Quick question, I’ve watched all the HTM school videos. I noticed in all the ideas of the SDRs, especially the union videos, the focus is on 2-dimensional SDRs, why not 3d or n-dimensional SDRs? Was there a specific reason to limit it to 2d?
I chose 2D for visualization reasons only. The same concepts apply to any dimensions.
Maybe this is a stupid question, but other than make an easier visual representation, why would an SDR be anything else than unidimentional? As far as I understand, none of the bits’ significance are related to their location in the SDR. Or am I missing something important?
When we talk about dimensionality, we’re also talking about topology. Sensory input is not unidirectional, so as it is converted into SDRs, you can’t expect the SDRs to be unidirectional. It makes it simpler for us, but I’d venture to say that all sensory input to the brain is topological, thus has more than uni-dimensionality.
I’ve been thinking about this. Has it really?
I mean, I understand that in some (if not most) area’s in our brain it is like that, because the signals happen to enter in specific topographical shapes. It’s logical that our neuronal hierarchy grew in that sense.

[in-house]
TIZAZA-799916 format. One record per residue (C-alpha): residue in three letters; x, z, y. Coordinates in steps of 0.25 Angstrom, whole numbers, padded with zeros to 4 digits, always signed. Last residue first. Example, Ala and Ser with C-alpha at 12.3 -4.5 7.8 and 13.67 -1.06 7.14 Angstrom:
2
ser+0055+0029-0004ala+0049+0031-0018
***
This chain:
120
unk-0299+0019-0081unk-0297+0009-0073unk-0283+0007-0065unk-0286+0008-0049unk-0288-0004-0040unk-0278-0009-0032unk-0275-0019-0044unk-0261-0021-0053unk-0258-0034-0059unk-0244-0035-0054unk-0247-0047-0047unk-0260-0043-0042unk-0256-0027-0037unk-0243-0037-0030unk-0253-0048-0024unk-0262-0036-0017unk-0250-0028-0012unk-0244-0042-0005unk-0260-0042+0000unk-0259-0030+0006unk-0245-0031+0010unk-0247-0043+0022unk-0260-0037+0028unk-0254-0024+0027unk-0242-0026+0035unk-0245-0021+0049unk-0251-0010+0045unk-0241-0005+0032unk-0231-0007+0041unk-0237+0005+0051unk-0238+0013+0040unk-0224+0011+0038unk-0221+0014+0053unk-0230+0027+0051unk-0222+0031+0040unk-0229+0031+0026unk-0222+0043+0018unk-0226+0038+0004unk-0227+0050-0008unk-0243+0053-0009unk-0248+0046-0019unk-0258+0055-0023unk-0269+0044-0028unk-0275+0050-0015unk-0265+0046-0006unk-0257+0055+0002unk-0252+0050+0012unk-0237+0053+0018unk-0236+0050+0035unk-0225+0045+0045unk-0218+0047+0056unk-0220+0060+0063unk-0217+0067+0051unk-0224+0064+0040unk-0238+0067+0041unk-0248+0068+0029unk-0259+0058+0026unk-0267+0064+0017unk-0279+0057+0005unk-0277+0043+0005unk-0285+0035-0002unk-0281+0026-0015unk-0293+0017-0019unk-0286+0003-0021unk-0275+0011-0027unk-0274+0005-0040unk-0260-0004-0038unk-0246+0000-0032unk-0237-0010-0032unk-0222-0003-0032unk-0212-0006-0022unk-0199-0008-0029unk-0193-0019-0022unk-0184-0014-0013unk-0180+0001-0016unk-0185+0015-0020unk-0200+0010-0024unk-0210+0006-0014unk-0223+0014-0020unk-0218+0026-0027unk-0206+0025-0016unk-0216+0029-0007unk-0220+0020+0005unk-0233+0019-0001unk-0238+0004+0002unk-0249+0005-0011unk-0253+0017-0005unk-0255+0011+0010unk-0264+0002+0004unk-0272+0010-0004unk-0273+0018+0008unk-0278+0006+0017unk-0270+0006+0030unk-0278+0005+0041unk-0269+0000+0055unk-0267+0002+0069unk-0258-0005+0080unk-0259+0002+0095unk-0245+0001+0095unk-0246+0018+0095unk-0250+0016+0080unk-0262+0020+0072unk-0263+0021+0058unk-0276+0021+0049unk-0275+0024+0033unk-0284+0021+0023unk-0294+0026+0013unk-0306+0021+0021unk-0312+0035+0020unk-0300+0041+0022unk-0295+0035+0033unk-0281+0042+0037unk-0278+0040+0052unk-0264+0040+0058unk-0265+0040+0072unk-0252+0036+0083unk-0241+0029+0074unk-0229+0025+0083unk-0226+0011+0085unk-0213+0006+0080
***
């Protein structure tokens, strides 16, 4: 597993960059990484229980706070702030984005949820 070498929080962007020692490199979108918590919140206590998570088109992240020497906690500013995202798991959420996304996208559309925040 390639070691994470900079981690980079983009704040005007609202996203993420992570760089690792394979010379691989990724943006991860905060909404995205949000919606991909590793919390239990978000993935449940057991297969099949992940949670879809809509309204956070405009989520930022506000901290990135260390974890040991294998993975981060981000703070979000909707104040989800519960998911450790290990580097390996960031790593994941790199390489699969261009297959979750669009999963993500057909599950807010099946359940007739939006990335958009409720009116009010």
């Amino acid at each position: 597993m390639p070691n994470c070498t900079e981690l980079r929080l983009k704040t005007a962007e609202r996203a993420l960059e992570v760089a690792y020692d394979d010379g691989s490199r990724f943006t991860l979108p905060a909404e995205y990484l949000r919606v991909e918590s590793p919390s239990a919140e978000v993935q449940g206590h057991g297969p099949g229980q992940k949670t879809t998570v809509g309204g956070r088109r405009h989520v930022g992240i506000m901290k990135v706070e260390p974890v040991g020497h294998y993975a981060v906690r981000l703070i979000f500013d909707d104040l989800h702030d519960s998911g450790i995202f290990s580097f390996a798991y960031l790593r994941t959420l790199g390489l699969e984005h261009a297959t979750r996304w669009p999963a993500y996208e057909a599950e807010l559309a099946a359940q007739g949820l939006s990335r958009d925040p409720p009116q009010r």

But is it a prequisite for HTM? Is it even an advantage?
I have a few arguments:
If we want HTM to work uniformely no matter where a particular column is located, the column needs to be able to interpret information without caring for the topology of the input. And so must its components.
The information from our retina runs over bundles of nerves that snake across our brain. Do the endings connect with the same topology into the visual cortex?
If topology was important, wouldn’t recognising the same object in different scales be a difficult task? (Moving towards an object would be a weird experience :-). ).
Abstract concepts would be very hard to represent.
I wonder how much our cognitive abilities would improve if neurons were not limited to the number and origin of other neurons due to spacial constraints.